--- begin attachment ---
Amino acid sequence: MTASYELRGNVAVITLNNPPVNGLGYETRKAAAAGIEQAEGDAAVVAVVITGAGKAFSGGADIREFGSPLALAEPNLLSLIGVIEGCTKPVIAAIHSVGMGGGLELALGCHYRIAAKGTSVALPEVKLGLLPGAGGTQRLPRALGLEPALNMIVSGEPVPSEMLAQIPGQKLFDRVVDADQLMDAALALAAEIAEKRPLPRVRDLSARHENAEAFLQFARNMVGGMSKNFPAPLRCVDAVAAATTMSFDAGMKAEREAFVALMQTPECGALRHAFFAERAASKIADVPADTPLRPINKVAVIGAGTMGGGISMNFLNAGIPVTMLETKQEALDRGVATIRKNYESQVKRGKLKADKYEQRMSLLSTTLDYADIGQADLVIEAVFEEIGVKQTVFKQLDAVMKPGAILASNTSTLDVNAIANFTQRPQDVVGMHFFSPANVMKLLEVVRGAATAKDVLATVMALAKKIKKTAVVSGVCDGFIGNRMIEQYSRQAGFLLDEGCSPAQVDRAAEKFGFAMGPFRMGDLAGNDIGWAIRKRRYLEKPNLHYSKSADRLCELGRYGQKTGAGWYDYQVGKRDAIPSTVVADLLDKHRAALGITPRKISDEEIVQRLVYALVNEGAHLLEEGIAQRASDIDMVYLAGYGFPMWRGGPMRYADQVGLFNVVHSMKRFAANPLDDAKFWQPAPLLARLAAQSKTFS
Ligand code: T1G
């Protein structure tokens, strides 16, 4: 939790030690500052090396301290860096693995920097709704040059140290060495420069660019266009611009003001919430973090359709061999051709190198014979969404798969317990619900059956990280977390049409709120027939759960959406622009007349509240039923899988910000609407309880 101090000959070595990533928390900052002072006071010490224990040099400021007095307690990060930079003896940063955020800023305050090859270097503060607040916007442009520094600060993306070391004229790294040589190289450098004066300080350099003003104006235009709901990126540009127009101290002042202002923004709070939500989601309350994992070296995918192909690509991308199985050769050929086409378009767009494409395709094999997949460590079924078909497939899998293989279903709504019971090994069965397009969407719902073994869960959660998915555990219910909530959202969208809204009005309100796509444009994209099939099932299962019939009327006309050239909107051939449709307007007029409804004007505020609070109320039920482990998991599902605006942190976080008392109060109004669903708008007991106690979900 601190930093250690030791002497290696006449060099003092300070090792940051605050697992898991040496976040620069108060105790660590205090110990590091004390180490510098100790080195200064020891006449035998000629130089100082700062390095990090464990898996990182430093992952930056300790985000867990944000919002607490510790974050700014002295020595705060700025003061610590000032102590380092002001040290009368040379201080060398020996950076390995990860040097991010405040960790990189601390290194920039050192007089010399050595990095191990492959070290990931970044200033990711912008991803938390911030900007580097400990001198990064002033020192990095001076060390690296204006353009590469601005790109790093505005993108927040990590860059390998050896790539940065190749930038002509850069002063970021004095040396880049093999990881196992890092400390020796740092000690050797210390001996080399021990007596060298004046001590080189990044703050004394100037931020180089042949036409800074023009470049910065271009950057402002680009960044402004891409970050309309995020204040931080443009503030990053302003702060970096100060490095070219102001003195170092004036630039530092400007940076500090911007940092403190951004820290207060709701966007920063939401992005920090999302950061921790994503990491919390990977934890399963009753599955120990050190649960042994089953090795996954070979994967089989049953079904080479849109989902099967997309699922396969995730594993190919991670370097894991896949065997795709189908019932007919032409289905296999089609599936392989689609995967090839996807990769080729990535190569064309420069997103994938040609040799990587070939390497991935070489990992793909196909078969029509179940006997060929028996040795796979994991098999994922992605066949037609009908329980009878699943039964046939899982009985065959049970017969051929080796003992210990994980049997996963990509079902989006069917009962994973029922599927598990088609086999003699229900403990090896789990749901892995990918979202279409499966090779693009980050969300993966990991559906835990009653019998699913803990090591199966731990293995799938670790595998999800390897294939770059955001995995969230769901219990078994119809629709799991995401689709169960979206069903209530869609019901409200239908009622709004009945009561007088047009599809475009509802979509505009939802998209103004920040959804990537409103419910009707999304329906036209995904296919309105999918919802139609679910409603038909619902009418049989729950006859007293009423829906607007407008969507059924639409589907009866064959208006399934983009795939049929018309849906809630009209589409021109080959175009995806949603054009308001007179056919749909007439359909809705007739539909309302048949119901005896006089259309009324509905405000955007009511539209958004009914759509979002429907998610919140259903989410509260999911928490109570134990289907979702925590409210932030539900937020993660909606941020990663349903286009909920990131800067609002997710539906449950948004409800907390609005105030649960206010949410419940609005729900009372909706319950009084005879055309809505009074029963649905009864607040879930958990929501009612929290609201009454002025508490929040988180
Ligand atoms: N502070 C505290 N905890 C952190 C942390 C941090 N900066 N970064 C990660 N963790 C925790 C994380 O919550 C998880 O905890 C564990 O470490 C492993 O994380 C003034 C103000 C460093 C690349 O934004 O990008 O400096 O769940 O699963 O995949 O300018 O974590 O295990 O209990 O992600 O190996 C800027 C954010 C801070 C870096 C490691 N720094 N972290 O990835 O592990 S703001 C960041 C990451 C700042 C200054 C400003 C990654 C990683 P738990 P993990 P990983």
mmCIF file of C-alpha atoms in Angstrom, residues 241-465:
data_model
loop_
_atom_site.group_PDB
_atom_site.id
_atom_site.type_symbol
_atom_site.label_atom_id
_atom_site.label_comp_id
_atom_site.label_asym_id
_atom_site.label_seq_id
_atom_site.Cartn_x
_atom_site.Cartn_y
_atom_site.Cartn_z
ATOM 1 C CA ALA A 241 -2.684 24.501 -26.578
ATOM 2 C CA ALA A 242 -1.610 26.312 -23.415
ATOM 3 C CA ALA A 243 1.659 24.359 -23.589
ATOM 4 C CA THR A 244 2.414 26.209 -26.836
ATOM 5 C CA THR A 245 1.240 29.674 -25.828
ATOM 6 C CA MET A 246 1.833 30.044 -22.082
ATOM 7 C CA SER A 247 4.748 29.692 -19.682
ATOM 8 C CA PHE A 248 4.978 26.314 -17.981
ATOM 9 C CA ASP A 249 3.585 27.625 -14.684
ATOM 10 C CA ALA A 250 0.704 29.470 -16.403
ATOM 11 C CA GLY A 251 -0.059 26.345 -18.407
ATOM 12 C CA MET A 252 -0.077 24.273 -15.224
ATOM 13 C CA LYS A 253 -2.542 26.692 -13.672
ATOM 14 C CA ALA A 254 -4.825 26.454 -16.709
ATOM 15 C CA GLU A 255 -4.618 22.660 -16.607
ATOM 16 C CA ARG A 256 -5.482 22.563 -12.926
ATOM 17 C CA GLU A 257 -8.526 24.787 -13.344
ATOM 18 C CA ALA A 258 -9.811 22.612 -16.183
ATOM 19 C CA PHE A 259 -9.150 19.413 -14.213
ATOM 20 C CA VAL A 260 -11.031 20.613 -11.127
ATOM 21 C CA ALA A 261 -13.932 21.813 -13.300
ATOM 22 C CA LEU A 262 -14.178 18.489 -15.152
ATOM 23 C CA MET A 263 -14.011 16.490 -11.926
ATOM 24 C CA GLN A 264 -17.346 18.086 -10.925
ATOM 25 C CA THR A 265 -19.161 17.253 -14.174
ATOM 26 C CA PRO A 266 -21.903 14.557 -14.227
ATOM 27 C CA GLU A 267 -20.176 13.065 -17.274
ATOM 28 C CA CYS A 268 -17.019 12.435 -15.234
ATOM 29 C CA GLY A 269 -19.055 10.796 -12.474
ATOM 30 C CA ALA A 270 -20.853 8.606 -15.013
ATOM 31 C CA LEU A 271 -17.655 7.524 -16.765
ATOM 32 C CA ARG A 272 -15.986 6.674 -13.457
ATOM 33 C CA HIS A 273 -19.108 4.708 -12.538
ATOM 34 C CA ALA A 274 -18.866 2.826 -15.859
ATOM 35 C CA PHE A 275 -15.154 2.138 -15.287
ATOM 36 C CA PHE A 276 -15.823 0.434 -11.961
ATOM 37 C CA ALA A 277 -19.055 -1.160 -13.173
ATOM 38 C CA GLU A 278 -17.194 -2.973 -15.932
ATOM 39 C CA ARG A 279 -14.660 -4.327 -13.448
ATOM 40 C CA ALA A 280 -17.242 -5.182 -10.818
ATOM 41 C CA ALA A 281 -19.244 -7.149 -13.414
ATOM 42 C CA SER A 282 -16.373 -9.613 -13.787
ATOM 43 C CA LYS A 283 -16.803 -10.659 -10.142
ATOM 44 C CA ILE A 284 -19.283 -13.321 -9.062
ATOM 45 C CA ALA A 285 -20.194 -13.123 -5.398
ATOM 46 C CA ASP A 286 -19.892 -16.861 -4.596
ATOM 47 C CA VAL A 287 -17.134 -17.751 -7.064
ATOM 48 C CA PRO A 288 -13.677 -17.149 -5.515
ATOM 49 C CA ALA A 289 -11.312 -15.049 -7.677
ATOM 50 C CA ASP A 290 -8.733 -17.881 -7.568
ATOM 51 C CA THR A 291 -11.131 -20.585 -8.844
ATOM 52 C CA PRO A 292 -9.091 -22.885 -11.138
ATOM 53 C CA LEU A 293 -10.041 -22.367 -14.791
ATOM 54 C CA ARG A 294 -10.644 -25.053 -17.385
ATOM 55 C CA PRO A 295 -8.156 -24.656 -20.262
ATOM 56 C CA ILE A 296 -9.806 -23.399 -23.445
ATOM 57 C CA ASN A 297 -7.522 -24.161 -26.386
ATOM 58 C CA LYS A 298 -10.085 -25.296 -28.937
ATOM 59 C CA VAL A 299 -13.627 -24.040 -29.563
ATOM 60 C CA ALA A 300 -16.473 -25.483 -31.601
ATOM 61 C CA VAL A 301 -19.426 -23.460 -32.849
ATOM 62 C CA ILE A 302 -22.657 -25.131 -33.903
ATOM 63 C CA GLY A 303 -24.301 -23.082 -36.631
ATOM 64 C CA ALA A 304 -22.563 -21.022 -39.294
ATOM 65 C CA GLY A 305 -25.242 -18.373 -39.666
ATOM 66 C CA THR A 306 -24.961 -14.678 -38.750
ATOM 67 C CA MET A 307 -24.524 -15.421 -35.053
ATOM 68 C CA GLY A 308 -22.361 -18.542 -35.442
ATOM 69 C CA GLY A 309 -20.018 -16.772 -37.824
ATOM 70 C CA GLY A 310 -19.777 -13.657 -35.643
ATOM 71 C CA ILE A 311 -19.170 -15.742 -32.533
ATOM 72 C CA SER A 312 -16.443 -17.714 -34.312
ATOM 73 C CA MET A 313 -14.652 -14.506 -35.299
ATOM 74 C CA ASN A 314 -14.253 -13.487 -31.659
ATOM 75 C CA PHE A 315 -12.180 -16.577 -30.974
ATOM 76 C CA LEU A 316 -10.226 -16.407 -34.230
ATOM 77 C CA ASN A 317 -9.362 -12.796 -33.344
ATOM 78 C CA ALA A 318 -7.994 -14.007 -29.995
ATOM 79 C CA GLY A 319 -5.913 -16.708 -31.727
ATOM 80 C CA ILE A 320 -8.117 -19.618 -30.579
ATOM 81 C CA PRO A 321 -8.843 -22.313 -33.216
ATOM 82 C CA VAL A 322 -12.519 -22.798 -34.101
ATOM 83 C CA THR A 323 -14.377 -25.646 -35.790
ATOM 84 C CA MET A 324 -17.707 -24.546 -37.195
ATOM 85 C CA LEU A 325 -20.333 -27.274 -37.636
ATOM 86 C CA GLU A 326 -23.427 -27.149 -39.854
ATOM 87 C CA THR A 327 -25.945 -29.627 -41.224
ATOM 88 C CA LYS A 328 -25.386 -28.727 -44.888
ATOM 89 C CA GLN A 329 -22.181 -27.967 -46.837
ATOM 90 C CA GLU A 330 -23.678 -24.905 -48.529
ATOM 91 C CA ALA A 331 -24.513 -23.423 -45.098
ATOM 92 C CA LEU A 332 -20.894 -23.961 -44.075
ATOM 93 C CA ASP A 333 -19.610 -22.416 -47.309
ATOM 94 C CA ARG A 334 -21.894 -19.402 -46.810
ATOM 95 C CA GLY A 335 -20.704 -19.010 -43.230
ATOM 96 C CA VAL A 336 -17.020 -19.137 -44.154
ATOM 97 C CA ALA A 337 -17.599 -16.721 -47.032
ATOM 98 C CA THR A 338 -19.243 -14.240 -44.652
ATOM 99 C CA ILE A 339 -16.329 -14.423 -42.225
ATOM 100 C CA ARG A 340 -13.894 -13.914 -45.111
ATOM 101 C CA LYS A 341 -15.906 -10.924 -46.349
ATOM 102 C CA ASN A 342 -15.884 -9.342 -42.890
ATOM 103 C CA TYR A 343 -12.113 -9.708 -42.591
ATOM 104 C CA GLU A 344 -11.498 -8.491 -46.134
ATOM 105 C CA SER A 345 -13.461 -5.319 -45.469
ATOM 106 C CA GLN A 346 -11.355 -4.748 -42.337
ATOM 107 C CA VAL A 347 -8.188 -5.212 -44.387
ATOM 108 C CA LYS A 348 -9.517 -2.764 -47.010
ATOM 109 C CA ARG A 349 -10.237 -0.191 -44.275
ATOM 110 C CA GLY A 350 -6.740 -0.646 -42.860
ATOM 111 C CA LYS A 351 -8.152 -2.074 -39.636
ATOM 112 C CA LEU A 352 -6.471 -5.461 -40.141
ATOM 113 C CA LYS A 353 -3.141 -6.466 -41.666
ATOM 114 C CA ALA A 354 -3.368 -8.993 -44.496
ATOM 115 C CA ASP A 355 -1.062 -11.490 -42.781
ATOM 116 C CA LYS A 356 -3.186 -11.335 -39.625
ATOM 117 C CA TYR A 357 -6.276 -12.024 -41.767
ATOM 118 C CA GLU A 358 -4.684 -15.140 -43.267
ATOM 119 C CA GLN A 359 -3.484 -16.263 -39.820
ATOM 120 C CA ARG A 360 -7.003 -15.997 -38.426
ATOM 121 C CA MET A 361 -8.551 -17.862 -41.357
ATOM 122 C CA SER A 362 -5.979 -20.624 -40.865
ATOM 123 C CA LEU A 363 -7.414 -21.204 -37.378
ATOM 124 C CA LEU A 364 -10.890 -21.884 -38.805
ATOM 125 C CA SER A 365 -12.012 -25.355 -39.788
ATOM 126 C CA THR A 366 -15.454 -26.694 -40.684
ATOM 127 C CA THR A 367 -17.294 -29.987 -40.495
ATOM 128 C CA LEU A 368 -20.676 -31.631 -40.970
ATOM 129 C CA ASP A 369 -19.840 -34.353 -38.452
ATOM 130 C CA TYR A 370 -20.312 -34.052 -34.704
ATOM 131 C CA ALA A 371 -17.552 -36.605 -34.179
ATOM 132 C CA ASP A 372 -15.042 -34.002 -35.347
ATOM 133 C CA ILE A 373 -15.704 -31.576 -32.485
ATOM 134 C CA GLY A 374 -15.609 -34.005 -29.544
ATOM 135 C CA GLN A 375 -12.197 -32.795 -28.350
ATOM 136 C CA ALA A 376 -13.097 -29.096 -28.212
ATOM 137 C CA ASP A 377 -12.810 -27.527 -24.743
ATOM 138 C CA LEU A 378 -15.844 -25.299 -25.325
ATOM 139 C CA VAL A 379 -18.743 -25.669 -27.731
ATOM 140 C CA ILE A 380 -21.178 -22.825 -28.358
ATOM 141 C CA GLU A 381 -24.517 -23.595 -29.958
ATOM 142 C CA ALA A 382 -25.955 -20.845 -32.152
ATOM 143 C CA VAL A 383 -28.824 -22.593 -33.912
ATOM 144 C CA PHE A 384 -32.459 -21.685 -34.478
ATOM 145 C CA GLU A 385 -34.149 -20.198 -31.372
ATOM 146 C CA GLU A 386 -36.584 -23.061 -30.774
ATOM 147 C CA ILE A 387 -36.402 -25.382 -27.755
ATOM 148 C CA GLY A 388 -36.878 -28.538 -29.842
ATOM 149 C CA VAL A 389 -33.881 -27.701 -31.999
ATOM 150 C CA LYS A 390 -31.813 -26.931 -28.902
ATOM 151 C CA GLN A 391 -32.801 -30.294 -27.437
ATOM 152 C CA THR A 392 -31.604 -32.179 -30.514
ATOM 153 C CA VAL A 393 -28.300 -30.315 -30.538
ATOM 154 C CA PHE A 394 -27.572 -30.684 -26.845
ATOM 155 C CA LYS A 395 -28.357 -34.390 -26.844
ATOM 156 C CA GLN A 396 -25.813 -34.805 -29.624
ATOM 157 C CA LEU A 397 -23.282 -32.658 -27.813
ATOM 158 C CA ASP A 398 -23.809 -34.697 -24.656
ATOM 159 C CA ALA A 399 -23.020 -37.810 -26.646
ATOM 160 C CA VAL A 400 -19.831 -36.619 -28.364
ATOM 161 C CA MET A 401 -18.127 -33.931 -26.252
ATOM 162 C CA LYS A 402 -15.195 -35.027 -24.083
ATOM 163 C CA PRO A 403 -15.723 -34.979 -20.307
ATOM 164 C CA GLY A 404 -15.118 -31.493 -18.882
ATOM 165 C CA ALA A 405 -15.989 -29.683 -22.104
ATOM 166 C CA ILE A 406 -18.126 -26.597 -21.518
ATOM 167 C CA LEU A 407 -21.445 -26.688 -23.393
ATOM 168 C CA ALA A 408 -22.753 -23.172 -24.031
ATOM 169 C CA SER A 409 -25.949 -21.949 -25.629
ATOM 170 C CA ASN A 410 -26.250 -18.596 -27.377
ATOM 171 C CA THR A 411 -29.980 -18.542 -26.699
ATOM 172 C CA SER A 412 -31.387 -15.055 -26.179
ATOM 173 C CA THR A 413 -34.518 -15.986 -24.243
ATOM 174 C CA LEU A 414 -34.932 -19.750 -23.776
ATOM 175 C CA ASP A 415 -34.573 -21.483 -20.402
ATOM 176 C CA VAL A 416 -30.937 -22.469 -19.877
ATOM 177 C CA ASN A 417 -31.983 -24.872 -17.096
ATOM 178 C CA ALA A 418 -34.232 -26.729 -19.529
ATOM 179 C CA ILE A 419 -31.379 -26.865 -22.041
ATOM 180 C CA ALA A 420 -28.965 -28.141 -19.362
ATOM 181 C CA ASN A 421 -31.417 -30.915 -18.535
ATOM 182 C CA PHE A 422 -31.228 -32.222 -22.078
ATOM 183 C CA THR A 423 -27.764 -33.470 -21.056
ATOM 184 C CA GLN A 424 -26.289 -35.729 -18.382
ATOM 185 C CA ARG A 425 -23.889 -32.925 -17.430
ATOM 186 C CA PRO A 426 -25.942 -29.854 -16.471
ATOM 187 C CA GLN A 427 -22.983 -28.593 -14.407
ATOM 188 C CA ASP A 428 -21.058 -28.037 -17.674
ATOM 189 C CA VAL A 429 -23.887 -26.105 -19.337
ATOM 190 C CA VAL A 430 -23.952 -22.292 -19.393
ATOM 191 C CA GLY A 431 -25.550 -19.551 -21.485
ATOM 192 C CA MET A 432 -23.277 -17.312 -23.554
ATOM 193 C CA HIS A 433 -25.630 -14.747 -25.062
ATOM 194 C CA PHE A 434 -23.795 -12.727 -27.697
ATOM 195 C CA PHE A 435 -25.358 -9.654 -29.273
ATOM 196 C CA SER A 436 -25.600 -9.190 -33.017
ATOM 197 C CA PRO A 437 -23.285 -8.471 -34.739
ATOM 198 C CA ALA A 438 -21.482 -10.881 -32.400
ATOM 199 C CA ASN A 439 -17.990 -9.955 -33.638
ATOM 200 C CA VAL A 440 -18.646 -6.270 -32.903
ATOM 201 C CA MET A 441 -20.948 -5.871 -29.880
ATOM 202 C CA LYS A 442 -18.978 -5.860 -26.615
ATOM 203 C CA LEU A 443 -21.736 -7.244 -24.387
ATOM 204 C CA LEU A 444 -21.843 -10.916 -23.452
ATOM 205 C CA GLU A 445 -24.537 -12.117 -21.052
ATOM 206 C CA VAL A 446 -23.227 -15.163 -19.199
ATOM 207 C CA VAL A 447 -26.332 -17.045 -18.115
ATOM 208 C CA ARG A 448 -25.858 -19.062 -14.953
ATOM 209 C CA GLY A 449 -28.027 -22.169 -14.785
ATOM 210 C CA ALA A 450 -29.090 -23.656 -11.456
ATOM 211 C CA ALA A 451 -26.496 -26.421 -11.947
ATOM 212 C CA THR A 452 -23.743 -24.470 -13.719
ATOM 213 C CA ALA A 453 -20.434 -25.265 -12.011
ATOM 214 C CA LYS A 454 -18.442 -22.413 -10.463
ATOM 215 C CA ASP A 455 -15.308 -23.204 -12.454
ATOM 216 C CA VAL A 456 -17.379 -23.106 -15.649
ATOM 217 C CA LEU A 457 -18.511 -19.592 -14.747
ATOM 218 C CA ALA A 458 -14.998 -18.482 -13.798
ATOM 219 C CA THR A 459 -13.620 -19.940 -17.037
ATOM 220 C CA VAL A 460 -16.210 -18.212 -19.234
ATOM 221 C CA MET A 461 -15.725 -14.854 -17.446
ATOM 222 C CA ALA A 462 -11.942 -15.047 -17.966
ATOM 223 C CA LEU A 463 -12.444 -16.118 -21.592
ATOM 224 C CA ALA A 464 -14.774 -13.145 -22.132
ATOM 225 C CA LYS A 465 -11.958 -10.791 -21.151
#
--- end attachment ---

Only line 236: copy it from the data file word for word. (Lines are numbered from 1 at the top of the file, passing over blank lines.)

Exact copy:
ATOM 219 C CA THR A 459 -13.620 -19.940 -17.037